718 examples of hate speech were identified, with the vast majority (479) found in the news broadcasts of Russian TV channels and directed against Ukrainians in general, or those living in government-controlled Ukraine. 

The resources monitored referred to inhabitants of occupied Donbas – the Kremlin-backed ‘Donetsk and Luhansk people’s republics’ as being a “separate people”, and to Crimeans as being ‘Russians’. 

The authors call on Ukraine’s Crimean Prosecutor’s Office to initiate criminal proceedings against those guilty of such incitement.  They stress that the material contained in their report can be used as confirmation of ethnic discrimination for Ukraine’s court case against Russia at the UN’s International Court of Justice at the Hague.  

A lot of the examples cited by the authors from 2014 were also used by Russia to support its military aggression against Ukraine in Donbas.  There too, the Russian and Russian-backed militants cut off all Ukrainian channels as soon as they seized control, with Russian state channels immediately placed on air. 

Russian TV propaganda pushed the image of Ukrainians as “fascists, Nazis” and claimed them to be “monsters who committed bestial murders of their compatriots”. 

Worth noting that back in 2015, four ex-employees of mainstream Russian channels provided detailed information about the Kremlin instructions for such state-dictated warmongering and hate speech.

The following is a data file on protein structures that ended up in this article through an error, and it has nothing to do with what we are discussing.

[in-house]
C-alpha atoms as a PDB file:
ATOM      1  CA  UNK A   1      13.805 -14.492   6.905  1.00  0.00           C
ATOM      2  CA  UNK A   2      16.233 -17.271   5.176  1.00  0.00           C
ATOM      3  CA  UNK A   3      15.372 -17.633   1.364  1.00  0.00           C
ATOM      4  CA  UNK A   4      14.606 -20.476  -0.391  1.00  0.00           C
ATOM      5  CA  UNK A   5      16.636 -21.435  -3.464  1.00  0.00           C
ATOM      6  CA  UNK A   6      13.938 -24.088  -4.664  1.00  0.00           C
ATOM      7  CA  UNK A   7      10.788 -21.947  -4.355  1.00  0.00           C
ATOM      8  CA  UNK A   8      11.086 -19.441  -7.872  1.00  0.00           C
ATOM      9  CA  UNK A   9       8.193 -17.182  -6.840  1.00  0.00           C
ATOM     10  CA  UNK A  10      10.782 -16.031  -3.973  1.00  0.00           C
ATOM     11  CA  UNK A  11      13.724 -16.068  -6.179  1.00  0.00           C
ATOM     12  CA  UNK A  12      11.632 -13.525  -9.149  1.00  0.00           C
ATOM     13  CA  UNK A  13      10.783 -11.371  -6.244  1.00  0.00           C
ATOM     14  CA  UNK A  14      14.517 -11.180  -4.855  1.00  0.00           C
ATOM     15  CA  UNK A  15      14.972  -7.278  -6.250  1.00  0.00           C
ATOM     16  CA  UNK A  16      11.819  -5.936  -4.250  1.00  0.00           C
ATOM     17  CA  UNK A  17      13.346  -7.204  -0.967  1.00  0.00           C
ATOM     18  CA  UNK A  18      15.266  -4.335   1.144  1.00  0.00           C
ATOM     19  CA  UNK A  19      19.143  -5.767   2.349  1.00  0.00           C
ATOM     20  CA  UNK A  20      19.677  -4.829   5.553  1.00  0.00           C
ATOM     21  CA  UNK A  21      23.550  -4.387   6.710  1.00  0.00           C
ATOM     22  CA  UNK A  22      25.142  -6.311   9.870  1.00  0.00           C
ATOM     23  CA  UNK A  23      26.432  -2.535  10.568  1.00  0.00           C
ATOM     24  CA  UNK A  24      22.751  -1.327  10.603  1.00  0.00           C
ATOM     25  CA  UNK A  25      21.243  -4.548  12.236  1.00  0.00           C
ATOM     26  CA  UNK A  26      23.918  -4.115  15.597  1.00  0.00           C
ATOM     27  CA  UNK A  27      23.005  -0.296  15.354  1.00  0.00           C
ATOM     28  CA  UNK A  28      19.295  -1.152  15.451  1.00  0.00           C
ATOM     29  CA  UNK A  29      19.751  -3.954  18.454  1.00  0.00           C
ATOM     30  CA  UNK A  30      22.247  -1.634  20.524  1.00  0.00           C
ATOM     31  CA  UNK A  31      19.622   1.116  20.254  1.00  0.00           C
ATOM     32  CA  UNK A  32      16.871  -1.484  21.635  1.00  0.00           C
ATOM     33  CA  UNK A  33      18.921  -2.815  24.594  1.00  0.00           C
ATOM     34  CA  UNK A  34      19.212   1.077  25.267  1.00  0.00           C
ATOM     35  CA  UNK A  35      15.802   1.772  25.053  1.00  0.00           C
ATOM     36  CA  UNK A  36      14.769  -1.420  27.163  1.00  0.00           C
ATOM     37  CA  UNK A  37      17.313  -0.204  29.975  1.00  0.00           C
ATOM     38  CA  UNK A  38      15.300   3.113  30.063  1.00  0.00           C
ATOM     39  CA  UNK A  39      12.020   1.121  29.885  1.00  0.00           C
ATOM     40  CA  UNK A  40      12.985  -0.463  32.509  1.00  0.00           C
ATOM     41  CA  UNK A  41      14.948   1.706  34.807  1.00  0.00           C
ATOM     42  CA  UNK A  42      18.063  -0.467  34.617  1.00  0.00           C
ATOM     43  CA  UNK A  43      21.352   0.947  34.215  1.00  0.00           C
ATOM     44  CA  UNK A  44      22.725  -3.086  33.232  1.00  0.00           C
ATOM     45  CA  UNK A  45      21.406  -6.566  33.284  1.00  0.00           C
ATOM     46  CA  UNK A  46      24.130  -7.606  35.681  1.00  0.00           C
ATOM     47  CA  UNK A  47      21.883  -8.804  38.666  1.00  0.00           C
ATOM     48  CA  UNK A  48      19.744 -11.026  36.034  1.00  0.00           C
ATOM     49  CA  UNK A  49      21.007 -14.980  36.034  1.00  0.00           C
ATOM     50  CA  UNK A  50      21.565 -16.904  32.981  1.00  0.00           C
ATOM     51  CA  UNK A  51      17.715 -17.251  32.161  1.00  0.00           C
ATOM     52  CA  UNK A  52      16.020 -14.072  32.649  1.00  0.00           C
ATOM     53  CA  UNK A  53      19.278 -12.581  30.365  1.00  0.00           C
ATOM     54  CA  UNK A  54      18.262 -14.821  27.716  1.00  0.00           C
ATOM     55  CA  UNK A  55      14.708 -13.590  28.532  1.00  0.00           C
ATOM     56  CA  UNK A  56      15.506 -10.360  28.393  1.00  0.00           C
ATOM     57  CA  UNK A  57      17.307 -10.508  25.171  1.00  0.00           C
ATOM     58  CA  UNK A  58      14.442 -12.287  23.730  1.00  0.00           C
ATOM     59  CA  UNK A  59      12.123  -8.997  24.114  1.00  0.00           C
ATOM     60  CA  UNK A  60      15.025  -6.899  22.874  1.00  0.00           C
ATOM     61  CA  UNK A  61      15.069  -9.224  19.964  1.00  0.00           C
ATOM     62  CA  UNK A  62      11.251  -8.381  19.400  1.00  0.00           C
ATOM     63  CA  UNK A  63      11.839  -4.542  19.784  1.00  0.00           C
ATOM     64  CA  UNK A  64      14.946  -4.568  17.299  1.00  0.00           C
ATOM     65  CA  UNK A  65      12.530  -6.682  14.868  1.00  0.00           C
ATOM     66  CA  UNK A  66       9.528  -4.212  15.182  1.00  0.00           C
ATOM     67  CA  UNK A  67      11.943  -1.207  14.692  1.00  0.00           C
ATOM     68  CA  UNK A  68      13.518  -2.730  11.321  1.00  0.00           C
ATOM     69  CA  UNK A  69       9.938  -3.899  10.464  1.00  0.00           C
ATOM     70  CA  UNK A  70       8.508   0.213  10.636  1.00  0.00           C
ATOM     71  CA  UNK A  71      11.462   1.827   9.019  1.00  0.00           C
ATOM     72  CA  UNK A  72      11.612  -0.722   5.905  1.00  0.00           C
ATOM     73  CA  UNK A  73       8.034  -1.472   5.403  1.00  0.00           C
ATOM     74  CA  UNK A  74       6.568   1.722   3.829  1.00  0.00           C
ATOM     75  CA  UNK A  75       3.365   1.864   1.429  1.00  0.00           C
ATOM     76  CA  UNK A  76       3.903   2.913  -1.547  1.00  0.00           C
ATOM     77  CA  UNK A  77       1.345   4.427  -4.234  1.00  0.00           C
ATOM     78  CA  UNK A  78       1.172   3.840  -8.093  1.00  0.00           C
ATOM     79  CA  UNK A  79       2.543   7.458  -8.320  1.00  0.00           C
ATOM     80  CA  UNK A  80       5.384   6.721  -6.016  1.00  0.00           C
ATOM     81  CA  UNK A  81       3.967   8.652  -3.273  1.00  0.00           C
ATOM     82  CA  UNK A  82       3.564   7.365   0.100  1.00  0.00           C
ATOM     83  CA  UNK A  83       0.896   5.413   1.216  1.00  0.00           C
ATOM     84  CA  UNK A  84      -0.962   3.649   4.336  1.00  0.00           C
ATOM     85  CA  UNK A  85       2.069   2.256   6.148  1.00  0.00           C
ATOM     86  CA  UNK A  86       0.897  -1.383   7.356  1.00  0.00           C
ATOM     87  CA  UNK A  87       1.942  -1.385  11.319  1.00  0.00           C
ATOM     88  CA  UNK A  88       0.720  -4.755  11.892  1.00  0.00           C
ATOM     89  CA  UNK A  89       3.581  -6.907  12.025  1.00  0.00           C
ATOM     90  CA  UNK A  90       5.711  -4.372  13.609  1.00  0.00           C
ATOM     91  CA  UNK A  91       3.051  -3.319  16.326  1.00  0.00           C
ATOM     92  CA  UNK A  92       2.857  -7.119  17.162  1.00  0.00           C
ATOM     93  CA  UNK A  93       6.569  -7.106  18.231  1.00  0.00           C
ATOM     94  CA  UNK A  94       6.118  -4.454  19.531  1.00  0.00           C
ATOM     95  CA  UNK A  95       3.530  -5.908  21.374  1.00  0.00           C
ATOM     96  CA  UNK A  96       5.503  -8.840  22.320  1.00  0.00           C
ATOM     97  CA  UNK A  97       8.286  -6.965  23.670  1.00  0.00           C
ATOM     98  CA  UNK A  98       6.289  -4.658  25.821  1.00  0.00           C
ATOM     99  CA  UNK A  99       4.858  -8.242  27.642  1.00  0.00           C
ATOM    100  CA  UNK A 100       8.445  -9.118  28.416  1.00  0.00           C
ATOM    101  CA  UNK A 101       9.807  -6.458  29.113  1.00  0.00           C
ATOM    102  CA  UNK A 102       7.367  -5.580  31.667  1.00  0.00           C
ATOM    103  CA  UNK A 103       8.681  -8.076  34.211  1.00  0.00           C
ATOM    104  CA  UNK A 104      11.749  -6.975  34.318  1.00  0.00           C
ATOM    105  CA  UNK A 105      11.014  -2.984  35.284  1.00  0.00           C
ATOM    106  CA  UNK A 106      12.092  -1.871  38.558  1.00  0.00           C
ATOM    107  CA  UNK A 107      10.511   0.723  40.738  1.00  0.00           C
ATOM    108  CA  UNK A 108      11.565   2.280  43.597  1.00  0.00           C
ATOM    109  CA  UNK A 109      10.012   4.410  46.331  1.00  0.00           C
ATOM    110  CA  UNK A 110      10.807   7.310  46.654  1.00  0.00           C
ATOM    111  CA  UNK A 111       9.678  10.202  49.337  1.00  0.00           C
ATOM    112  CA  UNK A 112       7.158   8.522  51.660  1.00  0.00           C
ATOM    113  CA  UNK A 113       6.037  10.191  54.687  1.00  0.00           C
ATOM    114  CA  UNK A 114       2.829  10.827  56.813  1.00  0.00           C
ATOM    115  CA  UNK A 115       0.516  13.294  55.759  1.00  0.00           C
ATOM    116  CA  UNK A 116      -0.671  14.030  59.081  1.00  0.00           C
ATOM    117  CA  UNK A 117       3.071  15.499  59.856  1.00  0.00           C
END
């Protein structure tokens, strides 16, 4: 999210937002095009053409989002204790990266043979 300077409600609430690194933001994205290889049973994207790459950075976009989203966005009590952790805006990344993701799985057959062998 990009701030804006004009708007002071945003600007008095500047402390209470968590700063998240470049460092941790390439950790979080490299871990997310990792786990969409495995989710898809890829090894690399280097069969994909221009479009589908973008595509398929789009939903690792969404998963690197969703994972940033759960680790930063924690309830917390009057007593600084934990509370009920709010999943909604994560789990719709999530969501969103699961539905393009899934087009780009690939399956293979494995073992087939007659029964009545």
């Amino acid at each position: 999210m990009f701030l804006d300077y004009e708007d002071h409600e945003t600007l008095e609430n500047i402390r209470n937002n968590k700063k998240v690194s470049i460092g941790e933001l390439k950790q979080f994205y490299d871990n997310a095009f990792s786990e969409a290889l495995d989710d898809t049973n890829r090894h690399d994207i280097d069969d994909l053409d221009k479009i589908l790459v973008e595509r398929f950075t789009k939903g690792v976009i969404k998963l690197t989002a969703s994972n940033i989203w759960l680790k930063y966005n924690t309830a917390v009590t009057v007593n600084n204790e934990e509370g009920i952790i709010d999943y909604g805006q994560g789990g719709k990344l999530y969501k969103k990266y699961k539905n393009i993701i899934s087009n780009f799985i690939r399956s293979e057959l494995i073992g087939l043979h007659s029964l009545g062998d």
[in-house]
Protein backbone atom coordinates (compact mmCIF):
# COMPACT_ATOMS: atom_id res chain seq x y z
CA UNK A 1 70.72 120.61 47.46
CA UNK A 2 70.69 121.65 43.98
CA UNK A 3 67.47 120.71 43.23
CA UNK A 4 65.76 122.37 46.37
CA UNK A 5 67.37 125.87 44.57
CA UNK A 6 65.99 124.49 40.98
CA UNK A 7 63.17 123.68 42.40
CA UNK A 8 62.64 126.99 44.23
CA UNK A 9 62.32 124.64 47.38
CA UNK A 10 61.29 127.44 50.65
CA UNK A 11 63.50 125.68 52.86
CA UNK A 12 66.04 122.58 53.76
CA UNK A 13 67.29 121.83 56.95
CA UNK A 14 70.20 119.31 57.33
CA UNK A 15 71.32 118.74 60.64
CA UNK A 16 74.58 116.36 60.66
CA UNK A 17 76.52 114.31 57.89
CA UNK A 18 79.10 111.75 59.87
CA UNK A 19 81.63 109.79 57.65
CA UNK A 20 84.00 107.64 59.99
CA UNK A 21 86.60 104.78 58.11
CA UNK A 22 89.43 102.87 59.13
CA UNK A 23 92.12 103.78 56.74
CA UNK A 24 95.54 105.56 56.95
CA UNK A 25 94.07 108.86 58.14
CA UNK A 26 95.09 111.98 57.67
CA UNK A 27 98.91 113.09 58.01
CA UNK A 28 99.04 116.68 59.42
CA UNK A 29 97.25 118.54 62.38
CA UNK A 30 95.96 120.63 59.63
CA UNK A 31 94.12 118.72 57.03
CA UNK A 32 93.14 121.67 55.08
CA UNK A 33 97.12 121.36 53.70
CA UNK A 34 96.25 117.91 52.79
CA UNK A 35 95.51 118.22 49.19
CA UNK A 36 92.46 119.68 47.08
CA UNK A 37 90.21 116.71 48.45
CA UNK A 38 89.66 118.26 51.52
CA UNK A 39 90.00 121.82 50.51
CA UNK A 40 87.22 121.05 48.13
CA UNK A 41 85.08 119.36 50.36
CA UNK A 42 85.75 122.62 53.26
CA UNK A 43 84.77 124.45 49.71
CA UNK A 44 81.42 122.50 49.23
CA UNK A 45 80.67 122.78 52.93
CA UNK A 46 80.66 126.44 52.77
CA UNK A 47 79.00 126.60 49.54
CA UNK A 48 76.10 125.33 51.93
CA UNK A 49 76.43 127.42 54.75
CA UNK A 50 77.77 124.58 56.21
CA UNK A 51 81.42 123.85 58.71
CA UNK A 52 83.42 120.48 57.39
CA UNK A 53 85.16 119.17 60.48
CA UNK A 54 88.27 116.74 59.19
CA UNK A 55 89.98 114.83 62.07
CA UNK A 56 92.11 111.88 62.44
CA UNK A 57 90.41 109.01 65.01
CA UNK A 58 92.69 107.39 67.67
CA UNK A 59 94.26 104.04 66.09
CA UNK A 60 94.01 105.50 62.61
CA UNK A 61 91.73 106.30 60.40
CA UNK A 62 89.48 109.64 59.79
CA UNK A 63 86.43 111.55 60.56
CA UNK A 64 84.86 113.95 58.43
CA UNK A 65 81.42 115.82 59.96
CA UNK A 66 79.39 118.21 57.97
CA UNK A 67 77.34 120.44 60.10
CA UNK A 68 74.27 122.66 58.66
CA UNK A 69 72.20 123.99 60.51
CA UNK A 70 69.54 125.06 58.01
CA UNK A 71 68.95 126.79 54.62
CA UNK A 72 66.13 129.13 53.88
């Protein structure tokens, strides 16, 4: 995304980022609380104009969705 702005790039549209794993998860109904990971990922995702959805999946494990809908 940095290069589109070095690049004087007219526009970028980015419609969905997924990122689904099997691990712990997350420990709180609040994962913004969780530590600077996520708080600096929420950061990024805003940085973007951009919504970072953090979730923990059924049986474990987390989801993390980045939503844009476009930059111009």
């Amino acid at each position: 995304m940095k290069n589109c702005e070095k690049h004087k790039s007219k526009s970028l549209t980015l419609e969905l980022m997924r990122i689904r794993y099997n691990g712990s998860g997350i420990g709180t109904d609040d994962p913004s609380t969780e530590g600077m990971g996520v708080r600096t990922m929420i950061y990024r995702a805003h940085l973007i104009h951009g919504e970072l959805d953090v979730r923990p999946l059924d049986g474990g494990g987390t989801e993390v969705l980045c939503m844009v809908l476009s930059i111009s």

One of the journalists explained that the top management had meetings at the Kremlin, after which presenters were instructed on which terms to use, like ‘junta’, ‘fascist’ ‘Bandera supporters’ etc.  The authors of the Crimean report give examples of the constant use of the term каратели.  Literally this means ‘punishers’, but it is, they note, a heavily weighted and negative term, used after the Second World War by the Soviet media, and even after the collapse of the USSR, to refer to the atrocities committed by SS battalions and other war criminals prosecuted at the Nuremberg Trials.

Another typical narrative was that used by Russia to distort the tragic disturbances and fire in Odesa on May 2, 2014, and treat it as a ‘massacre’.

Although the number of examples of hate speech specifically targeting Ukrainians had significantly fallen by the second monitoring period in 2017, the overall level of hate speech remained the same, with new targets added. 

In light of the alarming warnings presented in this analysis regarding the danger of such incitement, it is worth remembering that the same methods were also seen in Kremlin-funded media broadcast or published abroad.  Russia Today, or RT, has consistently pushed the same false narrative about a non-existent ‘massacre’ in Odesa.  There is no question here, or in its use of other lies, that RT is not aware that it is misleading its audience since it regularly selects only the few damning quotes from the international reports which totally reject the ‘massacre’ claims.   

The report can be found in Russian here

Язык вражды в информационном пространстве Крыма